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Italy to pass decree to defend Milan bourse, key assets -sources

ROME, May 28 (Reuters) - Italy is set to approve a decree on Thursday enacting special powers to protect the Milan bourse, media companies and key infrastructure from unwanted foreign interest, two sources told Reuters.

The legislation will detail special vetting powers in sectors including media, financial platforms, energy and transport, according to the sources, who asked not to be identified because of the sensitivity of the matter.

It will be approved at an evening cabinet meeting, they said.

The Milan bourse, which includes a strategic trading platform for Italy’s sovereign bonds, is controlled by the London Stock Exchange.

The LSE said it had no immediate comment.

Analysts have said LSE may have to sell some assets if its pending $27 billion takeover of data and analytics company Refinitiv is to be approved. That has raised concerns in Rome that the bourse or part of it could be sold, although LSE CEO David Schwimmer has said publicly the exchange is not for sale.

With its public debt heading towards 155.7% of gross domestic product this year, Italy is keen to maintain control over the decision-making processes on everything related to government bond trading.

Refinitiv is 45% owned by Thomson Reuters,, the parent company of Reuters News.

Prime Minister Giuseppe Conte said in a newspaper interview on Saturday that Rome could consider “a direct public intervention” in Borsa Italiana.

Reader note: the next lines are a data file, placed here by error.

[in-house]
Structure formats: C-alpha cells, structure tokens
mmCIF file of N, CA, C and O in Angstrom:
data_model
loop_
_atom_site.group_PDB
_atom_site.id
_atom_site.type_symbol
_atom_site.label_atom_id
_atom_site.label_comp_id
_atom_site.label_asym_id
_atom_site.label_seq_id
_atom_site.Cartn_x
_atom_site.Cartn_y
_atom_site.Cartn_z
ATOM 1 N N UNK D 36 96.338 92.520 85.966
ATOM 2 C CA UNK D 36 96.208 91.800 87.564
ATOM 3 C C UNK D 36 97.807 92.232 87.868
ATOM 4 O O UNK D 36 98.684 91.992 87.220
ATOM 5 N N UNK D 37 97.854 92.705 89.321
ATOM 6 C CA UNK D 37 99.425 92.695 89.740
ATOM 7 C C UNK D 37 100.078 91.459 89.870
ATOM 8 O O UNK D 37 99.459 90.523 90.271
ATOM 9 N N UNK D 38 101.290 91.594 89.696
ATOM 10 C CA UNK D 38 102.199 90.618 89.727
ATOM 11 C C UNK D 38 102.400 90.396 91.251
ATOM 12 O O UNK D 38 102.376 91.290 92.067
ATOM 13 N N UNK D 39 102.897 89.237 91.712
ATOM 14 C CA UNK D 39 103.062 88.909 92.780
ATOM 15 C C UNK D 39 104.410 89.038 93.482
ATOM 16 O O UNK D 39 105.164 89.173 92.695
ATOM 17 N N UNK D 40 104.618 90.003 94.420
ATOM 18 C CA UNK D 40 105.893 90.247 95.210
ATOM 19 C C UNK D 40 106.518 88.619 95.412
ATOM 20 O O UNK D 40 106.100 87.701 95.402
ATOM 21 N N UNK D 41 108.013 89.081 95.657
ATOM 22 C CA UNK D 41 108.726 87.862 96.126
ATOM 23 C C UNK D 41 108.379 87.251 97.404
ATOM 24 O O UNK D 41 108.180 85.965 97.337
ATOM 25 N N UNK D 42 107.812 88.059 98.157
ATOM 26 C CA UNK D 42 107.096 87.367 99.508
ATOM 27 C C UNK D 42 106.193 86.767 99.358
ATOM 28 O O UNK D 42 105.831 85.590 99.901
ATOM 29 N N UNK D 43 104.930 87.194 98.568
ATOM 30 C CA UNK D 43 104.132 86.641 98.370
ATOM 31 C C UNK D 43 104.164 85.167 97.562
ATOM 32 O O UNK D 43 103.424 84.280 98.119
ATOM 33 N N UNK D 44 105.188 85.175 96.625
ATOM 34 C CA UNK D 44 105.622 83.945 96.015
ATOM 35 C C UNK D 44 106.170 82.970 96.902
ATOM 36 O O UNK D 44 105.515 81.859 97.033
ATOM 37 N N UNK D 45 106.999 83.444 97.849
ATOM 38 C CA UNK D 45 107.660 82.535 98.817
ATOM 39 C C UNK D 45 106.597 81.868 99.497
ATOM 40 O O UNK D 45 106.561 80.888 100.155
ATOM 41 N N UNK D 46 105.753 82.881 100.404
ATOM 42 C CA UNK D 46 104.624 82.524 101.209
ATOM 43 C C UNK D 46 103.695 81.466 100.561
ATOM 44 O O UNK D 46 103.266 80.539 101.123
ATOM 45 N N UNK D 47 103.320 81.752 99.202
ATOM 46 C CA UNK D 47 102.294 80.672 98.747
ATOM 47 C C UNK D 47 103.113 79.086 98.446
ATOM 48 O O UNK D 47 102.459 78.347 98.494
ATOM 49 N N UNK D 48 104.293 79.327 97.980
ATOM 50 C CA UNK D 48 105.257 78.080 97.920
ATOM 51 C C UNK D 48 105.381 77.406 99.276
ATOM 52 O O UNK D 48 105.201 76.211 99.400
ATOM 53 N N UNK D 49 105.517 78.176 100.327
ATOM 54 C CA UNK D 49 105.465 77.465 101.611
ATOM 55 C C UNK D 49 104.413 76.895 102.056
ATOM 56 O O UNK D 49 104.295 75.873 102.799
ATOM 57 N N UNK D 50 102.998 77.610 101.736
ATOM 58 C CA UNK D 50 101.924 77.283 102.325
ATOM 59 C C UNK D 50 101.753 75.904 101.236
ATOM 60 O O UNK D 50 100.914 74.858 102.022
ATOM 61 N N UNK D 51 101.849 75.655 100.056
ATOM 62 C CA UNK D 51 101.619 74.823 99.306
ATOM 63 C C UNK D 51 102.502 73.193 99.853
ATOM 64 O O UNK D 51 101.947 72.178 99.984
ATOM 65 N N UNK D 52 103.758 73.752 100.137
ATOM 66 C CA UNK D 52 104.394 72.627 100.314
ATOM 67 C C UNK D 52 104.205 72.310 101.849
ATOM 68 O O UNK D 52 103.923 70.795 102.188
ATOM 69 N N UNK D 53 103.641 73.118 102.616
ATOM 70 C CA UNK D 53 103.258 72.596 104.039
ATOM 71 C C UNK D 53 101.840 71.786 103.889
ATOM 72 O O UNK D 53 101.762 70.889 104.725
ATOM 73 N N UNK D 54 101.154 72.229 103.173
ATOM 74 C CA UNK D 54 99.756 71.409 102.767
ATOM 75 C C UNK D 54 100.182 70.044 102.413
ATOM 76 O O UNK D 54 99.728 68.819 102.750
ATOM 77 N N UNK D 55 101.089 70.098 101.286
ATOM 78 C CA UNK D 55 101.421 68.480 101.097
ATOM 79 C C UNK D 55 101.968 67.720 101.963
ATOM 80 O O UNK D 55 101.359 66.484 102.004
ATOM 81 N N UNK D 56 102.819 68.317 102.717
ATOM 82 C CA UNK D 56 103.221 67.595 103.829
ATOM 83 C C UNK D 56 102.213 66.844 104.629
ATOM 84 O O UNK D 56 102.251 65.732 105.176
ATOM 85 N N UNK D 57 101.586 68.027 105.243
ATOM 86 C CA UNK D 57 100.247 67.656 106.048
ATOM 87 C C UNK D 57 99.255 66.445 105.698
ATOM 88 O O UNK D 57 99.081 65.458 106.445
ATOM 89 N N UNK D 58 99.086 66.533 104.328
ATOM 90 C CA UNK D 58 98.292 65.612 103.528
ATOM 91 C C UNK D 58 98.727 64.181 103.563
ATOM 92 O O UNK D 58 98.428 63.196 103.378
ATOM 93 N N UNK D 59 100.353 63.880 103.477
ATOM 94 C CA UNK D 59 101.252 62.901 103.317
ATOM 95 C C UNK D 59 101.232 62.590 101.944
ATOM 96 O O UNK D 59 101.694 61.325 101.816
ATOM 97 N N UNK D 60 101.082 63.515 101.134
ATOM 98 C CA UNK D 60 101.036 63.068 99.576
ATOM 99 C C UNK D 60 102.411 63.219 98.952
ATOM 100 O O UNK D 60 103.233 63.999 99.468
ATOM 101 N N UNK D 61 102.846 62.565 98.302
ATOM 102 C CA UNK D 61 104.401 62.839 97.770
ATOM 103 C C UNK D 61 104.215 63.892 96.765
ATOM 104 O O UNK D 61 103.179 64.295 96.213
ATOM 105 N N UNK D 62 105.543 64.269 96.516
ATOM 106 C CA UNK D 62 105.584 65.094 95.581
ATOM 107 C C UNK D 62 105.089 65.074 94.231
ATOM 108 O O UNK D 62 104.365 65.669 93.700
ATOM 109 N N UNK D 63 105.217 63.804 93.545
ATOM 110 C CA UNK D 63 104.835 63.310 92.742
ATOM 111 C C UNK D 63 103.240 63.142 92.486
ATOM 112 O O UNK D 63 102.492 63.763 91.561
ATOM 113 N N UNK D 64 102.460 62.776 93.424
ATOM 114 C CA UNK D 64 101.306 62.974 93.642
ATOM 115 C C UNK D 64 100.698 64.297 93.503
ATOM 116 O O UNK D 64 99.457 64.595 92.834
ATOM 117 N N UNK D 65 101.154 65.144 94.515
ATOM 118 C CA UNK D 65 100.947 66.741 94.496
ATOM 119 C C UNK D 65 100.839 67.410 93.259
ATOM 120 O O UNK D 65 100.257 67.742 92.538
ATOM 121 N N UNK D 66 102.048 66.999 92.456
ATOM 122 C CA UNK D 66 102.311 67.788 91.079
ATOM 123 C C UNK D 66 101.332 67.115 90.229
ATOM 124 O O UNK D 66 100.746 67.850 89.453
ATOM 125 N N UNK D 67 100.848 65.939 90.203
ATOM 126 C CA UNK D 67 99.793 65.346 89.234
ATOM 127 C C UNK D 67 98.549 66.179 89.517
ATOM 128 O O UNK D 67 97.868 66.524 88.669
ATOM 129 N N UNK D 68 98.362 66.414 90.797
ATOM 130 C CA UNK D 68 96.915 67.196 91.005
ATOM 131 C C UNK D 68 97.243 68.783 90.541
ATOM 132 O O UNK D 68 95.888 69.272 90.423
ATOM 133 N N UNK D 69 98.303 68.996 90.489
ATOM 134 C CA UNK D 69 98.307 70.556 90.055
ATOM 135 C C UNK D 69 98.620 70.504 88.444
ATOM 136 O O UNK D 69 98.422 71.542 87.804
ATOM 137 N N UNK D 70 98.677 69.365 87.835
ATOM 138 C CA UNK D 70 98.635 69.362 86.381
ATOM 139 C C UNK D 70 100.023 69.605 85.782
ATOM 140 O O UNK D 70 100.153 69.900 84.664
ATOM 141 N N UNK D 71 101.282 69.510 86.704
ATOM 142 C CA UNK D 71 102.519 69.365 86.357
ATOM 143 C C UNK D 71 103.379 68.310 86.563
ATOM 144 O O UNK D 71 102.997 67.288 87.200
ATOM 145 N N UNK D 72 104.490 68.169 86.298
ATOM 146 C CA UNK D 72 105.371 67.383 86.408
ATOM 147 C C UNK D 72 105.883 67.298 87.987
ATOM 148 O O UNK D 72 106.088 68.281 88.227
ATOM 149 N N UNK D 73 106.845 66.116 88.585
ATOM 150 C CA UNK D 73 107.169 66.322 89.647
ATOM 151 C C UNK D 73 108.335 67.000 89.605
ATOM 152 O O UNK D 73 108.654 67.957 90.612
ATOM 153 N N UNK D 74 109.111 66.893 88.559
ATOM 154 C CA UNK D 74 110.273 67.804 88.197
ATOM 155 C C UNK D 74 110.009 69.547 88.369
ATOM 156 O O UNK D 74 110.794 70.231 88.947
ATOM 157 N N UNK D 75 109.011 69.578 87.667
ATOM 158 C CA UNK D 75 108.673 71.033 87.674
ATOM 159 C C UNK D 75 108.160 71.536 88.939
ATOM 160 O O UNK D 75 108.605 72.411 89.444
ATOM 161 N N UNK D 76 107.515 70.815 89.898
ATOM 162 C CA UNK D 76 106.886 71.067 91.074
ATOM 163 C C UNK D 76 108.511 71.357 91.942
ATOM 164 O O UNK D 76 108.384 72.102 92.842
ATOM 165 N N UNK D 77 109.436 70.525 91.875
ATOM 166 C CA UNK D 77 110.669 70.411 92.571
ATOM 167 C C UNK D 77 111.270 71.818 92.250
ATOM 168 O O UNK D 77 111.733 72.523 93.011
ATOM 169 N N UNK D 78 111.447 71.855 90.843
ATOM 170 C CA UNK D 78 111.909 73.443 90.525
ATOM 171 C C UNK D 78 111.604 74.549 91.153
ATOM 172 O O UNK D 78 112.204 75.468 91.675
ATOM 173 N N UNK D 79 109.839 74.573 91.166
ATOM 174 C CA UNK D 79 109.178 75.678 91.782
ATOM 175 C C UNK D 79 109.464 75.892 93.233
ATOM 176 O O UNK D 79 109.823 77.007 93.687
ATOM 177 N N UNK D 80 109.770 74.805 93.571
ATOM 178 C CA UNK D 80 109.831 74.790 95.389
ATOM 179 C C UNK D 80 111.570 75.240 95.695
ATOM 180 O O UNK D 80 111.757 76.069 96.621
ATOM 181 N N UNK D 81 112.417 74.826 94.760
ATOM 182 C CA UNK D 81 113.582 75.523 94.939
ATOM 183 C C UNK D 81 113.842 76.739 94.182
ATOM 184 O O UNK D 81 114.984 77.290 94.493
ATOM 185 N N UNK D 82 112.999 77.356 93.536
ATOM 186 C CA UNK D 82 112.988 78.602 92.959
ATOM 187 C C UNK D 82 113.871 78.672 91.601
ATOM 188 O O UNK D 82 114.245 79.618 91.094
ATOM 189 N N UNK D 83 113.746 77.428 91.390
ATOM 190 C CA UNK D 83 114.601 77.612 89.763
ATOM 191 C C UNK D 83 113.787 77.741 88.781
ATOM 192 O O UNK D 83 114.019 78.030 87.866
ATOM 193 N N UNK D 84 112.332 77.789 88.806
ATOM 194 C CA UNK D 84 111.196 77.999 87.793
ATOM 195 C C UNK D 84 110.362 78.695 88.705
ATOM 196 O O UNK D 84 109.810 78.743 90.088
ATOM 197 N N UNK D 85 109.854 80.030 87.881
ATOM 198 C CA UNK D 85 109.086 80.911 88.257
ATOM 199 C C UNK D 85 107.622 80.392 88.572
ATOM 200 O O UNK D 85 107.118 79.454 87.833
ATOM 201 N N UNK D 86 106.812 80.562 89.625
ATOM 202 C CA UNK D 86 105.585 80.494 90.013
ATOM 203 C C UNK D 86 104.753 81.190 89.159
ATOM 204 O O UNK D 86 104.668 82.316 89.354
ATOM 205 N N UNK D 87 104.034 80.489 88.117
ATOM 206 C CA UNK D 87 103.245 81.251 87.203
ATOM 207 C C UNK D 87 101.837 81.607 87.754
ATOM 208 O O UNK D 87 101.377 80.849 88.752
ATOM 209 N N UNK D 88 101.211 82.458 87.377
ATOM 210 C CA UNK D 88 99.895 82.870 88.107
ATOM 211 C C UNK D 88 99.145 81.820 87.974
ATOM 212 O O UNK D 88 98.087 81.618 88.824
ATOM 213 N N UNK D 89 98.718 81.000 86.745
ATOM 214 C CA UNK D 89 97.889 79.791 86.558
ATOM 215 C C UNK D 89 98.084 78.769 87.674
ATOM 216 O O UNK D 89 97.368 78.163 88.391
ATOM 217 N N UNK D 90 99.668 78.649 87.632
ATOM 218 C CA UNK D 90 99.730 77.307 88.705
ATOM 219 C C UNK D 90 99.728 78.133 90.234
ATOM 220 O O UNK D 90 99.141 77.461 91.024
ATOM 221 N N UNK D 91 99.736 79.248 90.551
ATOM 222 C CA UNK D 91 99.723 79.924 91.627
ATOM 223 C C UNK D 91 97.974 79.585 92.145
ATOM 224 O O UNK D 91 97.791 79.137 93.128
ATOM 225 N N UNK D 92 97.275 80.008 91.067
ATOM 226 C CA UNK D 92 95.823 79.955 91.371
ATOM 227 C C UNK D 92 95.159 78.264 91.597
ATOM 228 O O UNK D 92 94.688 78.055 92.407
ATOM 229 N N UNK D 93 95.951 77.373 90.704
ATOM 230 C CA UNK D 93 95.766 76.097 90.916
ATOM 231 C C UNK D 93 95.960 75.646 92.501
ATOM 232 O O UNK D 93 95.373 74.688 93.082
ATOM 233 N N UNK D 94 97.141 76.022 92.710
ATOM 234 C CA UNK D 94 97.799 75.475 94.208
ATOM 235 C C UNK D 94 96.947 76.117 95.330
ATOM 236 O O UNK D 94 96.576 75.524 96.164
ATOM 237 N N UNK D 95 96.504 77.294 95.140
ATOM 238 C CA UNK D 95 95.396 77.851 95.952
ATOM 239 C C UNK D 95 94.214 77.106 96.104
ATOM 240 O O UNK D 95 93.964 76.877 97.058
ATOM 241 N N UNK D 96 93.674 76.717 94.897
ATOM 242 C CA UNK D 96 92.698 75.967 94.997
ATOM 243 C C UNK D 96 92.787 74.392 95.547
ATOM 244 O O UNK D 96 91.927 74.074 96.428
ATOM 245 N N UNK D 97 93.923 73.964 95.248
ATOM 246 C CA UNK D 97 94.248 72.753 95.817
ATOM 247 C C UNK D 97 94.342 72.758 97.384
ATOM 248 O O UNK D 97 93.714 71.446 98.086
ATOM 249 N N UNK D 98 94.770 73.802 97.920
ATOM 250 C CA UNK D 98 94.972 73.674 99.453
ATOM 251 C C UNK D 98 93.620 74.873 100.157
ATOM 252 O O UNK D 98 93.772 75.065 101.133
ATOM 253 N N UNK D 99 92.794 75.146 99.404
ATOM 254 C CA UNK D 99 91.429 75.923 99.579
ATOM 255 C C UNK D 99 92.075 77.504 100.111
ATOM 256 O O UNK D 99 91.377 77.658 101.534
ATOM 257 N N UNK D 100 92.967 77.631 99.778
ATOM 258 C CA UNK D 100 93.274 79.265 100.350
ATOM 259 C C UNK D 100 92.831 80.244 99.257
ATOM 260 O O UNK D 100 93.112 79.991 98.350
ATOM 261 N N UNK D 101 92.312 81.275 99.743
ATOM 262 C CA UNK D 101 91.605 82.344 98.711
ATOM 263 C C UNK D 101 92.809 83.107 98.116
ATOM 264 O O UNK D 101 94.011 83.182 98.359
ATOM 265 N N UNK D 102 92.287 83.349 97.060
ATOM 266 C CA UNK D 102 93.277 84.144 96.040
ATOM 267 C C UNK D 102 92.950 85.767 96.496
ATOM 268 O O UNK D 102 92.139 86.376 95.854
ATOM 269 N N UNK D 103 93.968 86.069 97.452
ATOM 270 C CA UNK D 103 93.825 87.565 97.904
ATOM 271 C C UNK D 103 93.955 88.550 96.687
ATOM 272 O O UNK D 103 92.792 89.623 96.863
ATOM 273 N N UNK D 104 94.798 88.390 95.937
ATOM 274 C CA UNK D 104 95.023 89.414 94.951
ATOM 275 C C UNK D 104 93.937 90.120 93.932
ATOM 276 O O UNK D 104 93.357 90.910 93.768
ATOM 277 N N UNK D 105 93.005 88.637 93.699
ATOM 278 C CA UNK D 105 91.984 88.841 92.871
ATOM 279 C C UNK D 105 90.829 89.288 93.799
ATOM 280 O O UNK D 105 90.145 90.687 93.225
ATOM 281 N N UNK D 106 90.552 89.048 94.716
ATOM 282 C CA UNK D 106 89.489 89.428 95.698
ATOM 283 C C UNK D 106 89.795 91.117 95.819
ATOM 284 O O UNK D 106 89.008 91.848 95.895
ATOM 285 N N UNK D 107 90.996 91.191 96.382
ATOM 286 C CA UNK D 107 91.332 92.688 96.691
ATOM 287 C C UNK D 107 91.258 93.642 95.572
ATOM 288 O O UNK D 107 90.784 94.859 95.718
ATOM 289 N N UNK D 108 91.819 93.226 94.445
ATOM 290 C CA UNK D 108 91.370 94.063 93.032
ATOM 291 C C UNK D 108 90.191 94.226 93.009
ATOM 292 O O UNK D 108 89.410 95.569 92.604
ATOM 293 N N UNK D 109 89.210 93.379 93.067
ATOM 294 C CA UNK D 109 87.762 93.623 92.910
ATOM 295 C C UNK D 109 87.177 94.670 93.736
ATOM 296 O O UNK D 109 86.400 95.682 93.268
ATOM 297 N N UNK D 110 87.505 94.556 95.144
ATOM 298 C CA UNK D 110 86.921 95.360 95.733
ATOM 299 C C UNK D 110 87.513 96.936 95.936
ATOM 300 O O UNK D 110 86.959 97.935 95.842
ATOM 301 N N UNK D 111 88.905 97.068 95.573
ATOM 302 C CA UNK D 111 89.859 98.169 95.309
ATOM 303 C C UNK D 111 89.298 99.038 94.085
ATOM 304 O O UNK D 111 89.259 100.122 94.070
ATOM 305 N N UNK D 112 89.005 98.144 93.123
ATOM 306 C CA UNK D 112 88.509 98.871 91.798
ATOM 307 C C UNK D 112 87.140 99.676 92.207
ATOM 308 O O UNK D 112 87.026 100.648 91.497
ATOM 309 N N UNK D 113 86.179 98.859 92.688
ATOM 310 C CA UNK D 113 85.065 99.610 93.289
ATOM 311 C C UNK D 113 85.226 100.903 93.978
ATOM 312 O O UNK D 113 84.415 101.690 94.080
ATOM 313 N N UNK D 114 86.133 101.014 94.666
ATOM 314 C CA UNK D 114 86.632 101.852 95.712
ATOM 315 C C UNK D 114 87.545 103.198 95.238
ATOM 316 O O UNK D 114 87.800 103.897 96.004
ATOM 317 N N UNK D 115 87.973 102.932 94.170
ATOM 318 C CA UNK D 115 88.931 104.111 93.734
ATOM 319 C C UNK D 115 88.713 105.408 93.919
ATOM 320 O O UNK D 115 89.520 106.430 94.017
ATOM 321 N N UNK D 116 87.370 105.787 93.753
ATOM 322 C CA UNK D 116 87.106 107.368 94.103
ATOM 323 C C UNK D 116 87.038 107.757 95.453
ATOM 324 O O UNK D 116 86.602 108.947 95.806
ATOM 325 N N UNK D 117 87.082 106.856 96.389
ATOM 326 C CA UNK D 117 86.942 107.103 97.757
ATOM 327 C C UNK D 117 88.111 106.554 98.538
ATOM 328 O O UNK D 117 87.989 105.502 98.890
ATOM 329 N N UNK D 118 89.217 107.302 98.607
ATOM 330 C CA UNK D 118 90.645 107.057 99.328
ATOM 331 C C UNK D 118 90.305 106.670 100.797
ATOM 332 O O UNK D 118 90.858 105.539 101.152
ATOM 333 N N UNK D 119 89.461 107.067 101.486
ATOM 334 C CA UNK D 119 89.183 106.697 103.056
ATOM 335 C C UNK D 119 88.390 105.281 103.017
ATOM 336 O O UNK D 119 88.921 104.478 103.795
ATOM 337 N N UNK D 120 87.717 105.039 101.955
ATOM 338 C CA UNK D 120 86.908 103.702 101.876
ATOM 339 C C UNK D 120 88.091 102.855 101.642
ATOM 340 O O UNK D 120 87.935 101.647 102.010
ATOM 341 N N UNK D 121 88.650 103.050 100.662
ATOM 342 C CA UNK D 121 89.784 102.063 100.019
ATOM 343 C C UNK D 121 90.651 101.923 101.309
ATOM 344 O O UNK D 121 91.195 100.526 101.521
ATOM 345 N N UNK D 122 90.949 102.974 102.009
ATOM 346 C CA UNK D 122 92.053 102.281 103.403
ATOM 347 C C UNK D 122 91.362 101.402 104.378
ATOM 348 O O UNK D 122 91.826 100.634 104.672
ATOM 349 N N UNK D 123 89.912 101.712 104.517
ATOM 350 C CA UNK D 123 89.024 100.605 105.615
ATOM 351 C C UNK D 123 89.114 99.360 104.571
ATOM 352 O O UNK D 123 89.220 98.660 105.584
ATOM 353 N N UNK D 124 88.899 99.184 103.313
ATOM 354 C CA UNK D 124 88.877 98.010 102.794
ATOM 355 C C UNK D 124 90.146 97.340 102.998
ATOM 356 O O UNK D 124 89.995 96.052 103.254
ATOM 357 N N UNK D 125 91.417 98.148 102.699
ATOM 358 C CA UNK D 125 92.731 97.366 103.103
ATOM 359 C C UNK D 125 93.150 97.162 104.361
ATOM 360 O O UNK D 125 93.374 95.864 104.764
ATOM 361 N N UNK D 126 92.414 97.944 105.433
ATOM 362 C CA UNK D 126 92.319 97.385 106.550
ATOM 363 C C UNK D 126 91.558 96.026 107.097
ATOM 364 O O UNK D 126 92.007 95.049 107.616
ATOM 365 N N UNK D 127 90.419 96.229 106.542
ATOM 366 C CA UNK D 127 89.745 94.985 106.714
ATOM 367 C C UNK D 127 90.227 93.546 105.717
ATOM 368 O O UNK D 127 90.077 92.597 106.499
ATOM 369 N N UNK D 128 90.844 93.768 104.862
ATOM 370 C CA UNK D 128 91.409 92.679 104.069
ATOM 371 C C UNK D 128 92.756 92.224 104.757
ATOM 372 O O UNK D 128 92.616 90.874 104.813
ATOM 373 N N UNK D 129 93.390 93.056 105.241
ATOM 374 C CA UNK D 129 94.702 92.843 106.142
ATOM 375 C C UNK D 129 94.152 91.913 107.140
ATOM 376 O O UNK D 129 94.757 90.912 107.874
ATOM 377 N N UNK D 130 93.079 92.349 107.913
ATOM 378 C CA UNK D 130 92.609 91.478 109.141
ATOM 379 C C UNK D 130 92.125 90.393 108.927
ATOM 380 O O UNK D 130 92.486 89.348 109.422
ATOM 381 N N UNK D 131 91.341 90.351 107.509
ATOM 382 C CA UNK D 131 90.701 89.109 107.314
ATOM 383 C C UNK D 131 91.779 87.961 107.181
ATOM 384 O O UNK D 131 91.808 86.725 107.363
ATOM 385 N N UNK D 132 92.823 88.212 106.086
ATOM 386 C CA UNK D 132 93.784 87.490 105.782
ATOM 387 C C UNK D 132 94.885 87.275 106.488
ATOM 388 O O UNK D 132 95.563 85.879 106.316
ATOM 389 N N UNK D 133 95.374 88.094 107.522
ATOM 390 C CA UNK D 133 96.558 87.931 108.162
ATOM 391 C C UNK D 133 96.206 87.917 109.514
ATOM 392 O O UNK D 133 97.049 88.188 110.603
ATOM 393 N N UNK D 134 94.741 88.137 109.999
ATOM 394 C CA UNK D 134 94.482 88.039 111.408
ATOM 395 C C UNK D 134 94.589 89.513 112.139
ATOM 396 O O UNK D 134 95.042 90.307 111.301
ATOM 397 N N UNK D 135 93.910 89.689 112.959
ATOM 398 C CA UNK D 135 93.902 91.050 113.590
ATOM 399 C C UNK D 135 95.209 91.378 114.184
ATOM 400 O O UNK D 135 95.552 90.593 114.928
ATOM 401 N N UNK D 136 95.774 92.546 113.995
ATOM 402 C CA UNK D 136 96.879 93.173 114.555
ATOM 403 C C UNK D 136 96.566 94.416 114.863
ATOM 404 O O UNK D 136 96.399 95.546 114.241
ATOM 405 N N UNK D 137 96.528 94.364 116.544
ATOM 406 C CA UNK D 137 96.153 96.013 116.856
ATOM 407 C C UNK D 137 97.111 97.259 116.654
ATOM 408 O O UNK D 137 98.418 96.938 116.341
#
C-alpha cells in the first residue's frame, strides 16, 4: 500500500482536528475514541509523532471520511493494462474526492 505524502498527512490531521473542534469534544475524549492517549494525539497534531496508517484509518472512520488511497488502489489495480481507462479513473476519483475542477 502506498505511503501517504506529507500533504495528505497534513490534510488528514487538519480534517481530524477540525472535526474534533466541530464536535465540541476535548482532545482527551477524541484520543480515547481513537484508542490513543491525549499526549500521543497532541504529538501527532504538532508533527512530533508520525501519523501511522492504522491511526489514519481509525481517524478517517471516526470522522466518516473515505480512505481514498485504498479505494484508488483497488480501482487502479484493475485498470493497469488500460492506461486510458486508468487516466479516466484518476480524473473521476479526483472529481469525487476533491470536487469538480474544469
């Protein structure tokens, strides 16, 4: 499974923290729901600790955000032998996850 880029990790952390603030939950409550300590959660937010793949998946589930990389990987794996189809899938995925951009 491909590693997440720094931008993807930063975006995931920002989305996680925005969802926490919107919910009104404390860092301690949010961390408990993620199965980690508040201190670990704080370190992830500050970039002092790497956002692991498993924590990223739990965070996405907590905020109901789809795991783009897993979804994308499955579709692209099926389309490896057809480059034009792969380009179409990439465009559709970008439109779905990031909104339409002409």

The European Commission set a June 22 deadline for its decision on the LSE/Refinitiv deal. Pan-European stock market operator Euronext has expressed an interest in buying the Milan stock exchange should it be put up for sale.

Davide Zanichelli, from the ruling 5-Star Movement, told Reuters on Thursday his party was against any attempt by LSE to break up the Milan bourse and said the party “would support an intervention of state lender Cassa depositi e prestiti (CDP) to buy back the group”.

Rome approved framework legislation in April allowing it to temporarily block, until the end of 2020, attempts by EU players to acquire a controlling stake in key businesses. (Reporting by Giuseppe Fonte in Rome and Huw Jones in London, editing by Gavin Jones and Nick Tattersall)

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